You are the owner of this page.
A35 A35
Daily News photo by BILL KISER  

Phipps Race Track

Horses and their jockeys race down the frontstretch at the Clinton E. Phipps Race Track on St. Thomas during the 2017 St. John Festival Races in July 2017.

Horse racing association letter asks Bryan to step in

ST. THOMAS — It’s been just over three years since the traditional Carnival Week races have been held at the Clinton E. Phipps Race Track on St. Thomas, and just over two years since any races have been held at the track.

The owners and trainers of the islands’ racing horses apparently have waited long enough.

In a letter to Gov. Albert Bryan Jr., the members of the 33rd Legislature and the Horse Racing Commission — a letter that is also running as a full-page ad on Page 13 in today’s Daily News — the members of the Nadir Horse Owners and Trainers Association Inc. have asked why no progress has been made on resuming races at the track.

“It’s now more than three years since all of that,” the letter read, “and we are ‘stuck in the sand’ or as ADDIE SAYS ‘UP A CREEK WITHOUT A PADDLE.’ We have had no races since August of 2017. Tortola’s race track got damaged by a storm when some of our horses were up there for their August 2017 Carnival races and we had to return without running. Their track was damaged even more by the same two Hurricanes that hit us in September 2017. Nonetheless, Tortola has been having horse races, thanks largely to us shipping our horse up there to race, but not without problems.”

The letter is signed by 15 members of the association: Calvert Charleswell, LaQuan Charleswell, Heigel Farrell, Winston Harrigan, Gerald Industrious, Bernards Jube, Randolph Marks, Roy Mercer, Elvin Pemberton, Stephanie Potter, Rasheed St. Juste, Gregory Stevens, Ira Todman, Neal Thomas and Arturo Watlington.

In the letter, the association’s members also allege that little or no input was sought from them over the December 2016 agreement between the V.I. government and VIGL Operations LLC to develop and operate the territory’s two horse racing tracks and its associated trackside gambling operations.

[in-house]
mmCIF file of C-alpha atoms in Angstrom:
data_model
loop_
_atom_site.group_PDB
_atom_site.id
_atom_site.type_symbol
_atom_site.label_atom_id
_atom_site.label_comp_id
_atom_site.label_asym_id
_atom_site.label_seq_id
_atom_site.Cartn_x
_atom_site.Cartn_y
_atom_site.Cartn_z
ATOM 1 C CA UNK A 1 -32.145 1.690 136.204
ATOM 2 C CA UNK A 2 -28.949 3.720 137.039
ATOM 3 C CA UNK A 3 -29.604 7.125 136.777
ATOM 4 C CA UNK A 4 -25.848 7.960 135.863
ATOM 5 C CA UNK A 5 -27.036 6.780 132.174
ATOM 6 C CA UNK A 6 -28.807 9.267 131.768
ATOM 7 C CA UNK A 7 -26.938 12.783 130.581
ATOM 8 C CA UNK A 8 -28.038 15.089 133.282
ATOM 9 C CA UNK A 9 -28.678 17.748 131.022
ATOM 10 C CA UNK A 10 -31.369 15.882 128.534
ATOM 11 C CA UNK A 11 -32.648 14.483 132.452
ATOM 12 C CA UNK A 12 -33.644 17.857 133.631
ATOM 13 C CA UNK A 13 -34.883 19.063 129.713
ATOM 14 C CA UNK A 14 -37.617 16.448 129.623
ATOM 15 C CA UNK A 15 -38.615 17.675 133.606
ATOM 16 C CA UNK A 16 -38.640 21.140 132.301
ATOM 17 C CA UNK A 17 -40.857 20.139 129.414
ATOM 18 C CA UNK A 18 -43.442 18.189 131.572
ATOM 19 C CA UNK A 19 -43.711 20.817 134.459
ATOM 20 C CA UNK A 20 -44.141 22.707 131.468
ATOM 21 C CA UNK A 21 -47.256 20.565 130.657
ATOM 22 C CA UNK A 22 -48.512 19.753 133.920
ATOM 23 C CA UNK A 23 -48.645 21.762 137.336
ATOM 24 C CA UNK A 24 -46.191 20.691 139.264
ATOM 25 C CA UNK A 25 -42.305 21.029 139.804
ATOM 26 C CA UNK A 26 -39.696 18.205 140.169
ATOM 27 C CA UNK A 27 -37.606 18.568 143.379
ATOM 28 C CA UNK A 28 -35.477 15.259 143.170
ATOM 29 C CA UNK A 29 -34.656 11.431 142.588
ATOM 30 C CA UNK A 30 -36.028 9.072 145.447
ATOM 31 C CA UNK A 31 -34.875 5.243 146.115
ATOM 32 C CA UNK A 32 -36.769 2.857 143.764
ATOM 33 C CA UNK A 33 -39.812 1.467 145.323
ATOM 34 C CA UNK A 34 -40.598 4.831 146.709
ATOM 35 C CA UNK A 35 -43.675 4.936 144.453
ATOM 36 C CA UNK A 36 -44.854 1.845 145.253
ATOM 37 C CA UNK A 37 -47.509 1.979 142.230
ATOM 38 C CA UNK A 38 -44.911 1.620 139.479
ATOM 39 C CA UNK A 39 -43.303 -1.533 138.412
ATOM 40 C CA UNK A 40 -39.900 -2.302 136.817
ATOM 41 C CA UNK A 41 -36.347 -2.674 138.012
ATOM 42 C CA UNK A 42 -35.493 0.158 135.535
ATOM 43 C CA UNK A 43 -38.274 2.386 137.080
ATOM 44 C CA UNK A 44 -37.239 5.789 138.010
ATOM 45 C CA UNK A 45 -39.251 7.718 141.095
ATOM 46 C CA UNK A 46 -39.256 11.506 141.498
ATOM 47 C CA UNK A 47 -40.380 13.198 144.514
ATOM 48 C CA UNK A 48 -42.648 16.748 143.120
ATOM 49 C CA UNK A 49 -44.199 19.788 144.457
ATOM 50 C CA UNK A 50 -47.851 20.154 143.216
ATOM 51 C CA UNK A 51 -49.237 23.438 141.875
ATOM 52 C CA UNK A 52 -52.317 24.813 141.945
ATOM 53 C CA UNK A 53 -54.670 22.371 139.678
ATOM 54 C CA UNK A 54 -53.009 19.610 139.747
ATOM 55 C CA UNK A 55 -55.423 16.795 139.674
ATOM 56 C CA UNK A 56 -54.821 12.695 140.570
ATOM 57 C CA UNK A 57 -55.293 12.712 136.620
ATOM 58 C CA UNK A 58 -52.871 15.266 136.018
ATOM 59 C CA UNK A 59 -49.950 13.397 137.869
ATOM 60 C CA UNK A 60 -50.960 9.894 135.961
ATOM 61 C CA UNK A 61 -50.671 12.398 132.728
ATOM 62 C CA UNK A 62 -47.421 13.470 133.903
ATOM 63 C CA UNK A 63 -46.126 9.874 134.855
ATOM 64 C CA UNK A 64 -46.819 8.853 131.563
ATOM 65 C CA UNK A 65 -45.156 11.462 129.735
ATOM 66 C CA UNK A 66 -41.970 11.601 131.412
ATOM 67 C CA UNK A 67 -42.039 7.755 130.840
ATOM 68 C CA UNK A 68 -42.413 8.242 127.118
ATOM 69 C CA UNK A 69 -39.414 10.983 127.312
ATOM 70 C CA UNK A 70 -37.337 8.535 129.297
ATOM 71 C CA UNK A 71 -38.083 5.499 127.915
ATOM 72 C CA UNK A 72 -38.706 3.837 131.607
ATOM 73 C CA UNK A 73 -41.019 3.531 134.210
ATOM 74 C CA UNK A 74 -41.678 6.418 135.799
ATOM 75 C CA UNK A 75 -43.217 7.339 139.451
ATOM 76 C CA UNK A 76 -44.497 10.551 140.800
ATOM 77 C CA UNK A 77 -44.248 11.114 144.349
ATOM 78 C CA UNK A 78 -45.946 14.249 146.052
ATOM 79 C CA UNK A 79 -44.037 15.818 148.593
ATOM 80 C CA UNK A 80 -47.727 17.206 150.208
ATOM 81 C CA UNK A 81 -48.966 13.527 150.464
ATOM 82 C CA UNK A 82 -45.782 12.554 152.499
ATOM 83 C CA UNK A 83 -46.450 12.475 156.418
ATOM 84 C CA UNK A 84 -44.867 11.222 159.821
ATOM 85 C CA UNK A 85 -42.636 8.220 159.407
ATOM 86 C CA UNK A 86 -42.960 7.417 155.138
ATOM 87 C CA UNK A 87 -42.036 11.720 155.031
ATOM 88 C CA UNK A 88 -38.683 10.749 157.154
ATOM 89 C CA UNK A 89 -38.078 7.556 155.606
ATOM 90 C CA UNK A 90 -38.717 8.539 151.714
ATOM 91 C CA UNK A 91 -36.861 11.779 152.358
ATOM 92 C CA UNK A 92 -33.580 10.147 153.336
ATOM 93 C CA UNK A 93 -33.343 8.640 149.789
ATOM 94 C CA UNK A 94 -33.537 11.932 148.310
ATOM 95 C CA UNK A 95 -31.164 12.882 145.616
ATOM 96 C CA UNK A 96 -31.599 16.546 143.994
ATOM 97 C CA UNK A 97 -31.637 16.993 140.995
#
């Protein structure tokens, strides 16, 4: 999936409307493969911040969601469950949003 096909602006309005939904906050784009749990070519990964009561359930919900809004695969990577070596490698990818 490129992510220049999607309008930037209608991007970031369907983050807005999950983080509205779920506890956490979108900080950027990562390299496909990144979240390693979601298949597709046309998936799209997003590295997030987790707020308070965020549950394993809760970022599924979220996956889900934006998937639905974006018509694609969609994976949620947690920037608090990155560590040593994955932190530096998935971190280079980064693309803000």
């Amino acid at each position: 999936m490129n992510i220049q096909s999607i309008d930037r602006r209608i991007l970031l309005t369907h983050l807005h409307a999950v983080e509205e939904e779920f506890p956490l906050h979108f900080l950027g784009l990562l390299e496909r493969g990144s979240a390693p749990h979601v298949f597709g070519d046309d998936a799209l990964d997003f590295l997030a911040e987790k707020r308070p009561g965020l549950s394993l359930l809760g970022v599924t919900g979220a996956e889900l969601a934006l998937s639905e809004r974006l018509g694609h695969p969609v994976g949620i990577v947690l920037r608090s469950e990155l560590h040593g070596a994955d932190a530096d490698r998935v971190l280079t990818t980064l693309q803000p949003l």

“We write you to express concern and to see resolution of the problem referred to above,” the letter, sent June 21 and titled “Status of Horse Racing and Development of Clinton Phipps Track,” began. “In 2015 we heard talk ... we will have a new upgraded race track in St. Thomas. We saw certain people coming out meeting with some horse owners and others involved. Then we heard Governor Mapp announce that he made deal with a group to run our racetrack in 2016 and on December 1st of that year, the Legislature passed the deal.

“It was like no other horseracing bill or measure since all of the Horse Racing Commission members on St. Thomas/St. John, said Governor [Kenneth] Mapp never spoke to them, they knew nothing about the deal not were involved in any discussion/or negotiations regarding the bill that created the deal.”

The association also had issues with subsequent laws — as with the VIGL Operations deal, signed by Mapp — forming the unified V.I. Horse Racing Commission in December 2017 and “anti-doping” regulations in January 2018 (signed by then-Lt. Gov. Osbert Potter, since Mapp was out of the territory).

“Promises were made that we would get a new racing surface and the distance of the track expanded, so it could be recognized nationally,” the letter read. “There has been no expansion. We submitted a letter to the Governor questioning the logic of some of what we heard. That letter was ‘casted aside’ by him saying talk to the Senators. We heard all these people the Governor and Randy Knight [Gov. Mapp’s former chief of staff, and former chairman of the West Indian Co. governing board] brought in and paid hundreds of thousands of dollars telling us about ‘doping’ and how it had to stop in order for us to have ‘world class racing’ here. Our group submitted written comments on the ‘anti doping measure’ saying we are not drug dealers and our horses were not addicts or users. We even sent one of our members to St. Croix to give written and oral testimony. Our comments were ignored and the bill was passed without regards to our points.”